It is somewhat puzzling that the government agreed with the Palmer United Party to have the Climate Change Authority investigate the operation of “emissions trading schemes or equivalent schemes” overseas and whether Australia should enact its own.
The government has ruled out an emissions trading scheme or ‘ETS’, so what’s the point?
But it’s all part of a longer-term game. There was an interesting exchange between Senator Nick Xenophon and Waleed Aly on ABC Radio National on Wednesday that reveals that the carbon trading scheme may not be dead but, rather, just sleeping. Essentially Clive Palmer’s dormant ETS has now been agreed to.
Xenophon explained that he had managed to persuade the government to accept an amendment to its emissions purchasing scheme that would require a firm that exceeded an emissions baseline to pay a penalty or buy offsetting emission reduction credits from someone else.
Aly responded: “This is a de facto carbon price, isn’t it?”
Xenophon: “Well ... you know ... (laughter) ... I don’t want to characterise it as that.”
The pauses and the laughter gave it away. Xenophon may not want to label it as such, but that’s precisely what he has in mind. Indeed it’s what every informed participant in the whole Emissions Reduction Fund charade, including Environment Minister Greg Hunt, knows is the logical end game.
In trying to dodge the question, Xenophon pointed out quite rightly to Aly that all he was doing with his amendment was giving legislative force to something that was already government policy. The government’s Direct Action election platform says quite clearly that firms' emissions would be prevented from growing by having to comply with an emissions baseline set in line with their historical emission levels.
It’s all a bit ridiculous, really. If you as the government are really serious about achieving an emissions reduction target, why wouldn’t you let private sector firms themselves decide via market trade how best to achieve the target?
If some firms have strong financial incentives to increase production and emissions, then why shouldn’t they be allowed to do it if they can manage to offset this emissions growth by paying some other firm to reduce their emissions who could do this with less financial sacrifice?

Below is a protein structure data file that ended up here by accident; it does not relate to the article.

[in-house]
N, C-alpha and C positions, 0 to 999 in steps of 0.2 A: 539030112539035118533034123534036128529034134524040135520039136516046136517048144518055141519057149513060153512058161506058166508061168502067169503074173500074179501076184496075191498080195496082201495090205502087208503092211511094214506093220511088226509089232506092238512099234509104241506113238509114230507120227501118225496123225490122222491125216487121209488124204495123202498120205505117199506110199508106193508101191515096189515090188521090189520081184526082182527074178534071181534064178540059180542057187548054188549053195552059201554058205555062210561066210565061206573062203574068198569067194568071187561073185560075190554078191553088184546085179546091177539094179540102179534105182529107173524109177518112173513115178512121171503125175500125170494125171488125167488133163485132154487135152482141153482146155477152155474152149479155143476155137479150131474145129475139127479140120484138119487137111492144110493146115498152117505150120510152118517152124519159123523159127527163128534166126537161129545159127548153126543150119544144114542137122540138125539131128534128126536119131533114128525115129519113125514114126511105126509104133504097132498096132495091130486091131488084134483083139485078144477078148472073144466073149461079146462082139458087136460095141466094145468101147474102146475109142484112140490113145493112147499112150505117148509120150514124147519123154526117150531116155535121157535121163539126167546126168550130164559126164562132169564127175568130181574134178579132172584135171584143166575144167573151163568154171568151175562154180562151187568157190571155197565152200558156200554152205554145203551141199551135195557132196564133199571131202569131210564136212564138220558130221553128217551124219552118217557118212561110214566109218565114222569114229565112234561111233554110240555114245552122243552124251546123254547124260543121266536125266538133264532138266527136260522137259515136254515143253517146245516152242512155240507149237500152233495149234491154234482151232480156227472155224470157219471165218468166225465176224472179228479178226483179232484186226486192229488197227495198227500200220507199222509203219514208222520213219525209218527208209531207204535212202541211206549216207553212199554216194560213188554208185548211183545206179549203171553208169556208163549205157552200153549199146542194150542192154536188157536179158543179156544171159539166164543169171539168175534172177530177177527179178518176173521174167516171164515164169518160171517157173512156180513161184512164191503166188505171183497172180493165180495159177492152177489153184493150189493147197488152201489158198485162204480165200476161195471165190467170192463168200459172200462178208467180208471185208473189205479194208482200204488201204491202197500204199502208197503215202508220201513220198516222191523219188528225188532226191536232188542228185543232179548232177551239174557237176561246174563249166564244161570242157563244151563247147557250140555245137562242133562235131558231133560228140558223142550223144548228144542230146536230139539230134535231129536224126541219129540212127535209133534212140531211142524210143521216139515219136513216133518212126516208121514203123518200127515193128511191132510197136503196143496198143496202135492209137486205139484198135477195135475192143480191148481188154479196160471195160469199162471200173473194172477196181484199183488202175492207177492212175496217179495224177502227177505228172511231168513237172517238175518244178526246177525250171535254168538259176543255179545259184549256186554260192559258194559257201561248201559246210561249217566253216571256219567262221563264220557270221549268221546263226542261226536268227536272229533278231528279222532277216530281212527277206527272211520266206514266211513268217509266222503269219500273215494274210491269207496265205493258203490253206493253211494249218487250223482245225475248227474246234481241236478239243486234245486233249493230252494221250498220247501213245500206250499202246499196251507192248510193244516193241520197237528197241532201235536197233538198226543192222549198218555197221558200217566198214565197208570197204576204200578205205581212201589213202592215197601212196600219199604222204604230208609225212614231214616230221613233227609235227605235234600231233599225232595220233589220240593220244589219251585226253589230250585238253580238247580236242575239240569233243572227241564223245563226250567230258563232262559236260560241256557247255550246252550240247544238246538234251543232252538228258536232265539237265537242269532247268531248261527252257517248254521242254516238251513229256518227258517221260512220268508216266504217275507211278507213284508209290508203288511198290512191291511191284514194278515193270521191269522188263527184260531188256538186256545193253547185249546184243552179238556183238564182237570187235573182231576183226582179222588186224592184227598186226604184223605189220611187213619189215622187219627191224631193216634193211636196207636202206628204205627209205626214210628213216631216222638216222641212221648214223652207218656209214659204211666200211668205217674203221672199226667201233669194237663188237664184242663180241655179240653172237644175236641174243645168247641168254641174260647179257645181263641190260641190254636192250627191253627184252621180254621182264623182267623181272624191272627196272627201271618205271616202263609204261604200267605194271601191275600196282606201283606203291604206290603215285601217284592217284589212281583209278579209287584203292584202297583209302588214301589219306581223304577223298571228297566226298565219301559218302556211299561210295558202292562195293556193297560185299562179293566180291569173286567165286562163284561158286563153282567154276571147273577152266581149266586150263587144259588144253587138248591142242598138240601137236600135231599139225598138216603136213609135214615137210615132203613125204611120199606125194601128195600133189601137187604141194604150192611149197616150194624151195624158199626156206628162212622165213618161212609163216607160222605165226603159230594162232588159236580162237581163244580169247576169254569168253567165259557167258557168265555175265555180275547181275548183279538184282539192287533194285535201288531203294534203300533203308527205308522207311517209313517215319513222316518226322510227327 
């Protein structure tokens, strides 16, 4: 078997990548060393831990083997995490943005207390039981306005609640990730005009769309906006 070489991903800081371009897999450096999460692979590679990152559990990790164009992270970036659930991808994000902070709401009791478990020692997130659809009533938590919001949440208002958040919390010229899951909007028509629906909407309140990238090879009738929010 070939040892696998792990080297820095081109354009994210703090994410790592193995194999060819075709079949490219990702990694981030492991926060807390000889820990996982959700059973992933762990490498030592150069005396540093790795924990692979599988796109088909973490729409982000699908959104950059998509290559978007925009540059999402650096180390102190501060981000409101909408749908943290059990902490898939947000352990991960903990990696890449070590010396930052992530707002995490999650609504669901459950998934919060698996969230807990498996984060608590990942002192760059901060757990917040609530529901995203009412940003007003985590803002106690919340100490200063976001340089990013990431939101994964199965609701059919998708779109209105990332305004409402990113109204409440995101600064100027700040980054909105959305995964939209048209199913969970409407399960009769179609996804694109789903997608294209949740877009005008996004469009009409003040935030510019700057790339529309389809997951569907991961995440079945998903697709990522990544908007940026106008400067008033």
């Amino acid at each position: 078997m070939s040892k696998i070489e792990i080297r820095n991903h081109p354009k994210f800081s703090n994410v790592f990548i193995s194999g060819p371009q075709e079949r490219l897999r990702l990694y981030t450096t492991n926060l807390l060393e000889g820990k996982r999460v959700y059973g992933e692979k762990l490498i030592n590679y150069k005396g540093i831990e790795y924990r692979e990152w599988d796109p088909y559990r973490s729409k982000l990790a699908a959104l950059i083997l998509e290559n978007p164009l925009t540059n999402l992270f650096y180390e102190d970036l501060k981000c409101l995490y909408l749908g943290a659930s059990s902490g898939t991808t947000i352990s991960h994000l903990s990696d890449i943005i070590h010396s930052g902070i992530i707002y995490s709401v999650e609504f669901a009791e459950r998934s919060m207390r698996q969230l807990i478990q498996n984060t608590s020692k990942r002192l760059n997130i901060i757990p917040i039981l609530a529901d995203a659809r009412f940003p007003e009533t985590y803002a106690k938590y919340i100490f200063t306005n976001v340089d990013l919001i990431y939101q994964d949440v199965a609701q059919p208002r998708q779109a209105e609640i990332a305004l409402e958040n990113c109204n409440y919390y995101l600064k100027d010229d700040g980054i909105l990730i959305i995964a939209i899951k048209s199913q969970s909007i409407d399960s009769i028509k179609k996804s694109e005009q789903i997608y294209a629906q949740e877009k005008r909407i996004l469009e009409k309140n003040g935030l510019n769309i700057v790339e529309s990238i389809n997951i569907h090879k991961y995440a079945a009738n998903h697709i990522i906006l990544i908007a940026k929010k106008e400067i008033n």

Isn’t this what Adam Smith pointed out over two centuries ago when he described the pin factory? Specialisation, focus on what you’re best at, and then trade with others to get the other things you need.
The one thing standing between Direct Action becoming an emissions trading scheme is how stringent the emission baselines applying to polluting facilities are set and the inclusion of electricity generation in the system of baselines. At present the government is saying the baselines will be set so weakly such that it is highly unlikely many facilities will ever exceed their baselines.
But this is not a one-shot game.
Once the legislative and regulatory framework for baselines is in place they can be readily tightened.
At present the government’s preferred position for baselines is to base them on a production plant or facility’s absolute emissions, rather than emissions per unit of production. This makes administration vastly simpler.
It also means the scheme can be reasonably easily transferred into an emissions cap and trade scheme. Just like the scheme Abbott just abolished.
The hope amongst ETS enthusiasts is that two things will happen that facilitate an ETS via this two step process:
-- Australia comes under international pressure from the US and China in conjunction with Europe in the lead-up to the UN climate treaty negotiations in Paris in December next year.
-- Public sentiment shifts to place higher priority on global warming, and the Coalition feels sufficiently political vulnerable on the issue leading into the 2016 election that they need to act.
Yet the enthusiasts are absolutely dreaming if they think that somehow they can pull this off by stealth through simply avoiding using the phrase emissions trading or carbon price to describe it. Those within the Coalition who see climate change as the Trojan horse for socialism are well onto this. And if they aren’t, polluter lobbyists will soon ensure they are.
It is not branding which is the barrier to an ETS, it is brute politics.
When Bob Day (who left the Liberal Party in a preselection hissy fit) urged against passage of the Emissions Reduction Fund last night by telling the Government not to be “scientific girly-men”, he was echoing the views of a powerful section of Coalition MPs. They think global warming is a greenie-socialist plot. Tony Abbott’s business adviser, Maurice Newman provides a superb insight into the degree of their illogical paranoia when he wrote earlier this week, “The IPCC is an advocacy group dedicated to wealth redistribution.” The fact that the carbon price was introduced with a rescaling of income tax rates has only acted to reinforce their paranoia, even though the Howard Government did a similar thing in introducing the GST.
Until such time as the Coalition feel political vulnerable on climate change, the social conservatives within the Coalition government will ensure this ETS remains in deep hibernation.